Post a New Question

Physics

posted by .

How long would it take for the Earth to complete a full turn if a person at 49.2° northern geographical latitude floats apparently weightlessly across the room? Use REarth = 6,385 km for the radius of Earth

  • Physics -

    How long would it take for the Earth to complete a full turn if a person at 49.2° northern geographical latitude floats apparently weightlessly across the room? Use REarth = 6,385 km for the radius of Earth.

  • Physics -

    Not sure if I understood your question.
    I interpret it as saying "if the Earth is rotating at a yet unknown angular velocity ω such that a person would float weightlessly at latitude 49.2°N, find &omega."

    It is not as simple as it sounds, because the acceleration due to gravity acts towards the centre of the Earth. On the other hand, the rotation of the Earth is around a N-S axis, causing the centripetal force to be at an angle θ with the vertical, where θ is the latitude.

    Assuming that the vertical (towards the centre of the earth) components balance, and the person floating is restrained from flying south by a horizontal rope, then we can do the following calculations:
    Acceleration due to gravity, g = 9.8 m/s²
    Radius of the Earth, R = 6385 km = 6385000 m
    Latitude = 49.2°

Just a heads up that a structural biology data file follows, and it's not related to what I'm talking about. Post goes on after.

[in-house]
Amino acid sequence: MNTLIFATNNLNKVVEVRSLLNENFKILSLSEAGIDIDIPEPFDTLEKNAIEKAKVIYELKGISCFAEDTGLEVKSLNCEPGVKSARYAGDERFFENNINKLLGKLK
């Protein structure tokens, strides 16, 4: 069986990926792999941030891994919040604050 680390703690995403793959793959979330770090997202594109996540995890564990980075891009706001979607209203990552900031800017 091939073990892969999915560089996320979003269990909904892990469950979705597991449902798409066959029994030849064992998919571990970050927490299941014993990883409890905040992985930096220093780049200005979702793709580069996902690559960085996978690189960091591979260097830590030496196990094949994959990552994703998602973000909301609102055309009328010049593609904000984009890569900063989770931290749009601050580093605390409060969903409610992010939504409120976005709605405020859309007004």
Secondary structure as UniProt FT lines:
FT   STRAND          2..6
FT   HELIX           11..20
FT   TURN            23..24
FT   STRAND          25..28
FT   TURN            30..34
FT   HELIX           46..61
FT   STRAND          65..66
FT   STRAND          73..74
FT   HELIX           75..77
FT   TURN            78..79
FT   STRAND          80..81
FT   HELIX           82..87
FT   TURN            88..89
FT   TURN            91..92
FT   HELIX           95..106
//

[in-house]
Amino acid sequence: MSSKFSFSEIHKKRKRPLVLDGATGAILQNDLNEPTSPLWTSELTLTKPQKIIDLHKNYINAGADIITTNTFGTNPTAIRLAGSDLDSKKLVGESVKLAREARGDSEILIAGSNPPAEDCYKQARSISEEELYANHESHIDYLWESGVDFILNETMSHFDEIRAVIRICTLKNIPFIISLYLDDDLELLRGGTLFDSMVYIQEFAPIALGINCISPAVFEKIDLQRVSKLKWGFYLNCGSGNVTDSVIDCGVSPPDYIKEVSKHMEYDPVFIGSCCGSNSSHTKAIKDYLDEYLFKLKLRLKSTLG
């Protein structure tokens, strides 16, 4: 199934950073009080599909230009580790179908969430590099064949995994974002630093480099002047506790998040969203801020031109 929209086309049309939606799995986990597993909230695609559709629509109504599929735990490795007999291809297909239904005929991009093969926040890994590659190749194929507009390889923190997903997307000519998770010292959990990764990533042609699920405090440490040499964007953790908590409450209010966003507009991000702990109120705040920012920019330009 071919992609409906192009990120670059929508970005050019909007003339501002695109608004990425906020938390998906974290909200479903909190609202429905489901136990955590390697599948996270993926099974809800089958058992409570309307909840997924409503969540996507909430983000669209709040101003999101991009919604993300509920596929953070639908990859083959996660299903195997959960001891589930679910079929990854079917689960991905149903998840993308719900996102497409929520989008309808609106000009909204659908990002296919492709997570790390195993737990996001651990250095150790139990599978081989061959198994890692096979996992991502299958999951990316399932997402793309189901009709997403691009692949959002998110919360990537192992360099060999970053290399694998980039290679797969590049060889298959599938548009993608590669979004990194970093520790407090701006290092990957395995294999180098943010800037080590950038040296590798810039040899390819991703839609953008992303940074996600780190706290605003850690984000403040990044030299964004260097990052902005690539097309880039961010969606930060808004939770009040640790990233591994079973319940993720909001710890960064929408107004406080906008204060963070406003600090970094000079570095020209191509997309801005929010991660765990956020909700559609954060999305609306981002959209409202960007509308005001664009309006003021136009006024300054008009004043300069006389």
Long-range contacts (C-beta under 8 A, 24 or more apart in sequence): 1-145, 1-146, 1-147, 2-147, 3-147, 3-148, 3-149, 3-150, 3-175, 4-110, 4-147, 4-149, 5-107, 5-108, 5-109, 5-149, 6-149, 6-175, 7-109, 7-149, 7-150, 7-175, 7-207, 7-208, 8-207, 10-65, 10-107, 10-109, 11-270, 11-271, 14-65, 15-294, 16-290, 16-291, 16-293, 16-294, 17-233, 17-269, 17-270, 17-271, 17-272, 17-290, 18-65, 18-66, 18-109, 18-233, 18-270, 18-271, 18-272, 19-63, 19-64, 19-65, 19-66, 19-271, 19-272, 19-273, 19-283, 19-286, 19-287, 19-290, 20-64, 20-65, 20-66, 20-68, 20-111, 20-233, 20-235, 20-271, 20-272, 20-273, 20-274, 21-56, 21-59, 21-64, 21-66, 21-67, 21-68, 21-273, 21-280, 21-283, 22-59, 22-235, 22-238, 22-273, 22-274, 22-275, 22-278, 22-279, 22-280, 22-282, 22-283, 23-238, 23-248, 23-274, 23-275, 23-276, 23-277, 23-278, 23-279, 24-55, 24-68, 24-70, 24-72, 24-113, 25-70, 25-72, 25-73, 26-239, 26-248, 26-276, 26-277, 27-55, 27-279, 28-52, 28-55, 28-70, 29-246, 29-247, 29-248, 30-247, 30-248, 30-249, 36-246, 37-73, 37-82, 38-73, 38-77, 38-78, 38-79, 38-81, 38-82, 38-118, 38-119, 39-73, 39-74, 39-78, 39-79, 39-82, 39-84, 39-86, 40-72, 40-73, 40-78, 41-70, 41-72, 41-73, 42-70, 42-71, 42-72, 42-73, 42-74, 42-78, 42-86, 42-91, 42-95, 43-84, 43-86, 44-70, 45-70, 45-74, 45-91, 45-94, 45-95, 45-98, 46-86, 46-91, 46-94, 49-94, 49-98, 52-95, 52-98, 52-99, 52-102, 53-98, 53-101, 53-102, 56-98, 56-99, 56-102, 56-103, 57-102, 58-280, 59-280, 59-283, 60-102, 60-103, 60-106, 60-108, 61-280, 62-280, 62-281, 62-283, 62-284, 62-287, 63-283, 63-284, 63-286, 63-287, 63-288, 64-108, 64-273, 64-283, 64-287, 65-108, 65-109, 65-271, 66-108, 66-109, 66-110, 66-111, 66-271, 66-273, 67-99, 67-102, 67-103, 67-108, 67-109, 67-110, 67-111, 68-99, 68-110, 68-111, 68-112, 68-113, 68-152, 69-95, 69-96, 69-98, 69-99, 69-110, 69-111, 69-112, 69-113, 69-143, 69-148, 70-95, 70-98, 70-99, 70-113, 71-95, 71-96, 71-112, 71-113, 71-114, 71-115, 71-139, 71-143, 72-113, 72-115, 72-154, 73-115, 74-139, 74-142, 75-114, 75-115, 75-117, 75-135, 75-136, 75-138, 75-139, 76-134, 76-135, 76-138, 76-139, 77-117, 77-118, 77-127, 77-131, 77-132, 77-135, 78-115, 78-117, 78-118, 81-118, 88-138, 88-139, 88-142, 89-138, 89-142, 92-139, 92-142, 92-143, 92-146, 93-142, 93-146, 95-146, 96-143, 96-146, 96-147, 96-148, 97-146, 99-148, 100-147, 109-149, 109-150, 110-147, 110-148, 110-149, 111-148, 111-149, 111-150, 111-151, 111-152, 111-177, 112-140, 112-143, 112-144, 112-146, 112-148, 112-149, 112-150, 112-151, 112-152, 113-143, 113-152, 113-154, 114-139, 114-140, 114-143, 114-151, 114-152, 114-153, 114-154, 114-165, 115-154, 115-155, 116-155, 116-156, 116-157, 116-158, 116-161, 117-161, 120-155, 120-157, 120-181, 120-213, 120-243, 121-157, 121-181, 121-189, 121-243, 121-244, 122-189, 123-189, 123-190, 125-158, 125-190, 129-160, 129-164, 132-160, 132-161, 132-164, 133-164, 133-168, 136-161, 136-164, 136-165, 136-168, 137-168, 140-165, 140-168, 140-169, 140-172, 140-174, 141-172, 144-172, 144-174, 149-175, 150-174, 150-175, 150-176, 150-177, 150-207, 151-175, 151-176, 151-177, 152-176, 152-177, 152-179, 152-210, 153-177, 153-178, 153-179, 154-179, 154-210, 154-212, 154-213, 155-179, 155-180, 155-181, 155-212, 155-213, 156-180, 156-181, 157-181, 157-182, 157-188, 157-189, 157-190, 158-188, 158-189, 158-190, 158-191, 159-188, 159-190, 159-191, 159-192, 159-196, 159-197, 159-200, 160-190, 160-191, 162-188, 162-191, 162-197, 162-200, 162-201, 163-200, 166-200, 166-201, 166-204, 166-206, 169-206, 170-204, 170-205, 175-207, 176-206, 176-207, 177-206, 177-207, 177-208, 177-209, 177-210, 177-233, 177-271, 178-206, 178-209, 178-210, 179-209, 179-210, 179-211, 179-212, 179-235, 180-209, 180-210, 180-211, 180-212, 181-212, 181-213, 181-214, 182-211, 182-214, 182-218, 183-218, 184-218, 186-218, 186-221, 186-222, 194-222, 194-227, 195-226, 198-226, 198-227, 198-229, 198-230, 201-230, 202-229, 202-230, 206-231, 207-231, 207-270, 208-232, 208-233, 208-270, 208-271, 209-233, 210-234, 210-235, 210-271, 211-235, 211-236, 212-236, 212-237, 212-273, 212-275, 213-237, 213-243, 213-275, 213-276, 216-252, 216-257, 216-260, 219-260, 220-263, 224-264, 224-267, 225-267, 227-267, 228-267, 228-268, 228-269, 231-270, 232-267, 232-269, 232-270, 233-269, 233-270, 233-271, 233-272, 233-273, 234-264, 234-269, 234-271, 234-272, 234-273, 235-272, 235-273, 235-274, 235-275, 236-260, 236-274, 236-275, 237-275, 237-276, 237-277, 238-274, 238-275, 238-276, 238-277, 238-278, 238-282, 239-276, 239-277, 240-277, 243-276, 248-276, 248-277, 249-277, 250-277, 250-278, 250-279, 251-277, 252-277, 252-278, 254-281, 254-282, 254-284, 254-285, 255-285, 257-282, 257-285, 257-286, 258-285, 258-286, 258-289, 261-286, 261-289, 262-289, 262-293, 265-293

We will find r, the distance of the surface of the earth to the axis of rotation, i.e. measured along the equatorial plane.
    r = Rcos(θ)

    Centripetal acceleration, a
    = rω² (perpendicular to axis of rotation)

    Vertical component of centripetal acceleration, av
    = a cos(θ)
    = rω² cos(&theta)
    = Rω&up2; cos2(&theta)

    Equate av and g, solve for &omega.

    I get 0.0019 radians/sec. which translats to a full rotation in 55 minutes and 14 seconds.

  • Physics-corr -

    Editorial correction:
    Vertical component of centripetal acceleration, av
    = a cos(θ)
    = rω² cos(θ)
    = R ω² cos²(θ)

  • Physics-supp. reading -

    Here's an article complete with figures for supplementary reading:
    http://galitzin.mines.edu/INTROGP/notes_template.jsp?url=GRAV%2FNOTES%2Flatitude.html&page=Gravity%3A%20Notes%3A%20Latitude%20Variations

  • Physics -

    how did you translate 0.0019 radians/sec into minutes?

Answer This Question

First Name
School Subject
Your Answer

Related Questions

More Related Questions

Post a New Question